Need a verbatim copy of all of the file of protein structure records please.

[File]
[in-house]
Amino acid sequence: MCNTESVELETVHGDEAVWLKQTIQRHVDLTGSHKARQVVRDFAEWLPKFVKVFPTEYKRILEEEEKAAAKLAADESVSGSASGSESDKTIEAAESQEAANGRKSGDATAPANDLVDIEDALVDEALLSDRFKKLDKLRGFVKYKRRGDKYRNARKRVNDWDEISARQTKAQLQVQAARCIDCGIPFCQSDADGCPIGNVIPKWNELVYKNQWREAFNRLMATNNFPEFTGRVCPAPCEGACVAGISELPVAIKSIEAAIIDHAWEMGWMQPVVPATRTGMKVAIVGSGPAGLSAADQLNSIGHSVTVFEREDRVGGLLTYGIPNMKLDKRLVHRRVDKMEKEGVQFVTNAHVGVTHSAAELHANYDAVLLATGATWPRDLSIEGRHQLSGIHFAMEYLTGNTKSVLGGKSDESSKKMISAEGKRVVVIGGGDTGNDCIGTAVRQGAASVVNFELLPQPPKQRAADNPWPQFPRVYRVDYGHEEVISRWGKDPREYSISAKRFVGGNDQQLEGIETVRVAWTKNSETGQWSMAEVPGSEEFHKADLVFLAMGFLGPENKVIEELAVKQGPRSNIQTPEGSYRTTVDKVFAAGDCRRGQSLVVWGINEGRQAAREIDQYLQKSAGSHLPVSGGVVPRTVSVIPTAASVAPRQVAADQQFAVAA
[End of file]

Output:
[in-house]
Amino acid sequence: MCNTESVELETVHGDEAVWLKQTIQRHVDLTGSHKARQVVRDFAEWLPKFVKVFPTEYKRILEEEEKAAAKLAADESVSGSASGSESDKTIEAAESQEAANGRKSGDATAPANDLVDIEDALVDEALLSDRFKKLDKLRGFVKYKRRGDKYRNARKRVNDWDEISARQTKAQLQVQAARCIDCGIPFCQSDADGCPIGNVIPKWNELVYKNQWREAFNRLMATNNFPEFTGRVCPAPCEGACVAGISELPVAIKSIEAAIIDHAWEMGWMQPVVPATRTGMKVAIVGSGPAGLSAADQLNSIGHSVTVFEREDRVGGLLTYGIPNMKLDKRLVHRRVDKMEKEGVQFVTNAHVGVTHSAAELHANYDAVLLATGATWPRDLSIEGRHQLSGIHFAMEYLTGNTKSVLGGKSDESSKKMISAEGKRVVVIGGGDTGNDCIGTAVRQGAASVVNFELLPQPPKQRAADNPWPQFPRVYRVDYGHEEVISRWGKDPREYSISAKRFVGGNDQQLEGIETVRVAWTKNSETGQWSMAEVPGSEEFHKADLVFLAMGFLGPENKVIEELAVKQGPRSNIQTPEGSYRTTVDKVFAAGDCRRGQSLVVWGINEGRQAAREIDQYLQKSAGSHLPVSGGVVPRTVSVIPTAASVAPRQVAADQQFAVAA